Pennsylvania Gubernatorial Candidate McGinty Muddles Minimum Wage Facts

Katie McGinty, Democratic candidate for governor, has released a new video in which she calls on Republican Gov. Tom Corbett and the GOP-dominated General Assembly to increase Pennsylvania’s $7.25-per-hour minimum wage.

McGinty said that if she’s elected governor her first legislative push will be to raise the commonwealth’s minimum wage to $10.10 per hour and index it to inflation.  Her campaign web site mistakenly says that Pennsylvania’s minimum wage was last increased in 1996, when in fact former-governor Ed Rendell — for whom McGinty worked — hiked it in 2007 from $5.15 per hour.

“We know our economy is gonna suffer if we’re not paying people,” McGinty intones in a Philadelphia accent.  “That’s what the data says, that’s what the experts say.”  An article from The Wall Street Journal headlined, “Stagnant Wages Are Crimping Economic Growth,” artfully appears to mislead viewers into thinking that the nation’s foremost free-market periodical actually supports McGinty’s statist position.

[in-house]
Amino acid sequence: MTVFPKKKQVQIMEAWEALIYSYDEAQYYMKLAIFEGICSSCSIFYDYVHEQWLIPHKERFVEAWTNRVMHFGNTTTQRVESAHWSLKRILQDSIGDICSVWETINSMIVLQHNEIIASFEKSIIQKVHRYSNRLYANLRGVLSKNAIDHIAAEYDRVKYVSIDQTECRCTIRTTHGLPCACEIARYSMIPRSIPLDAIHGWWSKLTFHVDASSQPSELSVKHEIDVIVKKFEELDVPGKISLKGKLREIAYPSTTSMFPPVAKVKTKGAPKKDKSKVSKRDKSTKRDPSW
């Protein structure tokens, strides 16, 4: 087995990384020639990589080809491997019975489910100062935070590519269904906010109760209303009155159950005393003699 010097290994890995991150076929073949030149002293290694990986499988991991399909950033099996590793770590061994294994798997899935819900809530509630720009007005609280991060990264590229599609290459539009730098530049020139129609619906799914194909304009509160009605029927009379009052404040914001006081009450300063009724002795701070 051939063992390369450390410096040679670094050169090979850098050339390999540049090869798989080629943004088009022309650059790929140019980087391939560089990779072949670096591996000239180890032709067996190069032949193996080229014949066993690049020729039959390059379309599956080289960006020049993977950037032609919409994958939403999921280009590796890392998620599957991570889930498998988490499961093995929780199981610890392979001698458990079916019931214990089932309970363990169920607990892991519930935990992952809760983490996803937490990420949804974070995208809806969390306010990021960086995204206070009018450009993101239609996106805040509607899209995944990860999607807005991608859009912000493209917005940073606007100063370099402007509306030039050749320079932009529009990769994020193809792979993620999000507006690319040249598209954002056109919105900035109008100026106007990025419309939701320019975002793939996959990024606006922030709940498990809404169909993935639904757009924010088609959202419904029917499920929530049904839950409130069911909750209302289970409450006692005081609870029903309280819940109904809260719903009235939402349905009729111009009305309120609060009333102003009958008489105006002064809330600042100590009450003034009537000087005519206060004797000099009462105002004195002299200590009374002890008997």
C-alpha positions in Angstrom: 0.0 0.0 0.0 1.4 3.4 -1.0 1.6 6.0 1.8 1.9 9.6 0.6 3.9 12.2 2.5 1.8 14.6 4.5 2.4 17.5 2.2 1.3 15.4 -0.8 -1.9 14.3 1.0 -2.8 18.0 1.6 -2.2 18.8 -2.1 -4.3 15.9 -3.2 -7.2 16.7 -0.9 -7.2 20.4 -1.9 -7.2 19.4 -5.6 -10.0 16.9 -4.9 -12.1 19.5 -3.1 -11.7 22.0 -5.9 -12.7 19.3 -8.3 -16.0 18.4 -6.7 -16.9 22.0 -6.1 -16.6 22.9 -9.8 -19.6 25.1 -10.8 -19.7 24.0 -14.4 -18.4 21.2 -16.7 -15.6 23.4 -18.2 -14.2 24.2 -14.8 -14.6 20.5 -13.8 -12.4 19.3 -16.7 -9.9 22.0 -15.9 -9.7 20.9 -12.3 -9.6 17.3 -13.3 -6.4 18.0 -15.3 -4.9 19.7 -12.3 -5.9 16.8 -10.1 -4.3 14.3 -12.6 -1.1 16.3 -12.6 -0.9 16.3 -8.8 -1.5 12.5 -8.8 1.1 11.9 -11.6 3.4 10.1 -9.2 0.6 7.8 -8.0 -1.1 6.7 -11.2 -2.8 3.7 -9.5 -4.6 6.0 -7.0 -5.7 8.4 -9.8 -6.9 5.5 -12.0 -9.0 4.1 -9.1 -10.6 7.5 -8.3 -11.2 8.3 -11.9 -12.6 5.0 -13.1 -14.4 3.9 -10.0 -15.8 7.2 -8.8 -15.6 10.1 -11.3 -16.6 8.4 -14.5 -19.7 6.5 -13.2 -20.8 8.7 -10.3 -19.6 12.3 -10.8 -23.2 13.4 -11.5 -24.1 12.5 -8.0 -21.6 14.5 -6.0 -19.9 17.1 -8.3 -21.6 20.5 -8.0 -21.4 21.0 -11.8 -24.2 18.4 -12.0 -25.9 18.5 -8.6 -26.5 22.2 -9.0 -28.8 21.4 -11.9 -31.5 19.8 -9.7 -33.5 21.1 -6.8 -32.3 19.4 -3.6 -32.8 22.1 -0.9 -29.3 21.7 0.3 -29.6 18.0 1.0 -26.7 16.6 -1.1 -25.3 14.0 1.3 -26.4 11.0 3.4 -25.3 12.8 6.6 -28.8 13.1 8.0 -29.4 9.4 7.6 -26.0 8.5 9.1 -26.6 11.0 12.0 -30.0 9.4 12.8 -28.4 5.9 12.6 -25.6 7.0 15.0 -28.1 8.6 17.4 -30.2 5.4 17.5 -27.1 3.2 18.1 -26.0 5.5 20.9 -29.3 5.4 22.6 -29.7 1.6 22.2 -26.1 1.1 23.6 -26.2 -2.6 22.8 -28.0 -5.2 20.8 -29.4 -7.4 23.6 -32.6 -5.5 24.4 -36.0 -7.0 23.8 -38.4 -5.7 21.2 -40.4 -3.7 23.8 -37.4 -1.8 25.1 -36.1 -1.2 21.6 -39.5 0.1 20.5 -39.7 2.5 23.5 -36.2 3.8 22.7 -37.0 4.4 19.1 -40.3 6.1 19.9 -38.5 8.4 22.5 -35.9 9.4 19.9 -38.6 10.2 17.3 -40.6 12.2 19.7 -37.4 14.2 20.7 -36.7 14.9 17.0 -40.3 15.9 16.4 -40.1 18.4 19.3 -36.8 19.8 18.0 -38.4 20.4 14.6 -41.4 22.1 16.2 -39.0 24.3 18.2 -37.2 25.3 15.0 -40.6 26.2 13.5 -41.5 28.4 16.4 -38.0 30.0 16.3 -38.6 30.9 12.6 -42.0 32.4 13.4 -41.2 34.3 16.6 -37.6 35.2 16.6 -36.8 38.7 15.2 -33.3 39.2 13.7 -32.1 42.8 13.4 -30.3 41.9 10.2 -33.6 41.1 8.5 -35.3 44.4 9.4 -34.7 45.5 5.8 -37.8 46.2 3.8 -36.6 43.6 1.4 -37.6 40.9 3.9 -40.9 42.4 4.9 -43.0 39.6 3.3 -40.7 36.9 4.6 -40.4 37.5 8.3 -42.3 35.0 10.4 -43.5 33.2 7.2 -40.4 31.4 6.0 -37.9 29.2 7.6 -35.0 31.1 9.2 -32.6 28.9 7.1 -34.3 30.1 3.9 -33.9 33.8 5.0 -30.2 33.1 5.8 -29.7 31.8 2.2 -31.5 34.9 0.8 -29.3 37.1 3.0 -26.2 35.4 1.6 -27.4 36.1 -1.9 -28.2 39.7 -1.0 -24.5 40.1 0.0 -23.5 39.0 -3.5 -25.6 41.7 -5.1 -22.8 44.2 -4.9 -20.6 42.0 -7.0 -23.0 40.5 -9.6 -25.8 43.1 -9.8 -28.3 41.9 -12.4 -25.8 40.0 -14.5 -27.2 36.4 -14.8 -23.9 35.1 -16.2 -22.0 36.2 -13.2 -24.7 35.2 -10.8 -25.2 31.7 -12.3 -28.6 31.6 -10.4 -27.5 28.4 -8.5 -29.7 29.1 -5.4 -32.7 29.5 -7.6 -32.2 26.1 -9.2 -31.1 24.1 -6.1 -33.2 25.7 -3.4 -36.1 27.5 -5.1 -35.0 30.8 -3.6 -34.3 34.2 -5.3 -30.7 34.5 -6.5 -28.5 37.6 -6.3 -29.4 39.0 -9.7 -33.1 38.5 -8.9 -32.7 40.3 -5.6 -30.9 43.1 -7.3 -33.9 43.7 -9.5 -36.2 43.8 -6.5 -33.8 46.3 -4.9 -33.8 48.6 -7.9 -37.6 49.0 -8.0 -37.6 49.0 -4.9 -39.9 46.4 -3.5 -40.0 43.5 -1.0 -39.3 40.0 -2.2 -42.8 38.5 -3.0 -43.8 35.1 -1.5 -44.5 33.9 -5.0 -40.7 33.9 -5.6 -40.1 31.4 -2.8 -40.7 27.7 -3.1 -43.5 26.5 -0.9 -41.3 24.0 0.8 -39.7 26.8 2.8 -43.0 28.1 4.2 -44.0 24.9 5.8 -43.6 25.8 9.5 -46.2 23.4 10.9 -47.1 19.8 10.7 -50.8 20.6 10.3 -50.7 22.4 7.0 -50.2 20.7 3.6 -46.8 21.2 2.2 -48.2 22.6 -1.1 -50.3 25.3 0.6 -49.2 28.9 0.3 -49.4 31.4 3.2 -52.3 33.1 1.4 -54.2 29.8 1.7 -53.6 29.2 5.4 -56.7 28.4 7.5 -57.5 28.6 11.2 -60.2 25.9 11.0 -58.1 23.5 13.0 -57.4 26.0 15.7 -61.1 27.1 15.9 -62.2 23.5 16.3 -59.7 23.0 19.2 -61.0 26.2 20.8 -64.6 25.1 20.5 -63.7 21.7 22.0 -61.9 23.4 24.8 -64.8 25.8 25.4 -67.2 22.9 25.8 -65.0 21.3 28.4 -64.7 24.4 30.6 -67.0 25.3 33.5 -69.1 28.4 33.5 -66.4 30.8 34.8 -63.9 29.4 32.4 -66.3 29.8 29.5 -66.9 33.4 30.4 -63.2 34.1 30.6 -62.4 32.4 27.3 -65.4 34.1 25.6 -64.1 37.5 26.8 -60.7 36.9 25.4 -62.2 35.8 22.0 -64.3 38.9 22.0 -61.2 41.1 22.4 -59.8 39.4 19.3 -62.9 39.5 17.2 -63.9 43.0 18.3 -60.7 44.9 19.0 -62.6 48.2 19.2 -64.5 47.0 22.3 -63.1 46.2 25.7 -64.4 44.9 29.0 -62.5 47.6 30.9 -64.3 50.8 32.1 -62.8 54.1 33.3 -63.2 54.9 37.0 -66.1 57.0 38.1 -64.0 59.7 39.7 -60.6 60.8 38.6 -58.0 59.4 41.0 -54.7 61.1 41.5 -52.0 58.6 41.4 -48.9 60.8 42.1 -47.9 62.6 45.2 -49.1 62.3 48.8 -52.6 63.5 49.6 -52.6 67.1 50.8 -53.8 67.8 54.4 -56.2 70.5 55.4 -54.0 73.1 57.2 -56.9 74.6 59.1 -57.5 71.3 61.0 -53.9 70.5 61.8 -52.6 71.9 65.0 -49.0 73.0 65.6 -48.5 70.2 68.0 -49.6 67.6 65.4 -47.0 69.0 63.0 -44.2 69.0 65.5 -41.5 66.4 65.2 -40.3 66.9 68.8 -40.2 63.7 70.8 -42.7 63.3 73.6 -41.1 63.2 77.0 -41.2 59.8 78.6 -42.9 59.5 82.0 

For the record, Steve Moore – one of the Journal’s editorial board members – makes clear in a video of his own that the paper believes minimum wage laws hurt the very people they were intended to help.

A plethora of evidence shows Moore is right and McGinty is wrong.

The U.S. Department of Labor’s own assessment of the first 25-cent minimum wage in 1938 found job losses for 30,000 to 50,000 workers, or 10 to 13 percent of the 300,000 affected workers.

Last month, the Employment Policies Institute (EPI) released results of two definitive analyses. The first was a survey of San Jose restaurants to gauge how they were affected by the city’s 25 percent minimum wage increase to $10.00 in 2013. Of those surveyed, two-thirds saw a big increase in business costs that resulted in reducing employee hours, eliminating jobs, and passing the additional cost onto consumers. The second EPI study estimated that at least 360,000 jobs — and as many as 1,084,000 jobs — would be eliminated if the federal minimum wage were raised to $10.10.

According to the US Census, since 2003, poverty in Pennsylvania has gradually increased from 10.5% to 12.6%.  Of the businesses surveyed by the Lincoln Institute in the spring of 2007, 27 percent decided not to hire inexperienced workers as a result of the minimum wage increase.

  • 26 percent said they are not hiring new employees
  • 12 percent cancelled or postponed expansion plans
  • 6 percent cut their hours of operation
  • 2 percent laid off employees due to the minimum wage hike

Economics can be esoteric, but there is simple logic behind minimum wage laws’ failure to curb poverty and stimulate economic growth: When you raise the price of something, people demand less of it, including labor.

Facts are often irrelevant to politicians like McGinty, who must appeal to labor unions — which advocate minimum wage laws — in order to win a tough primary election.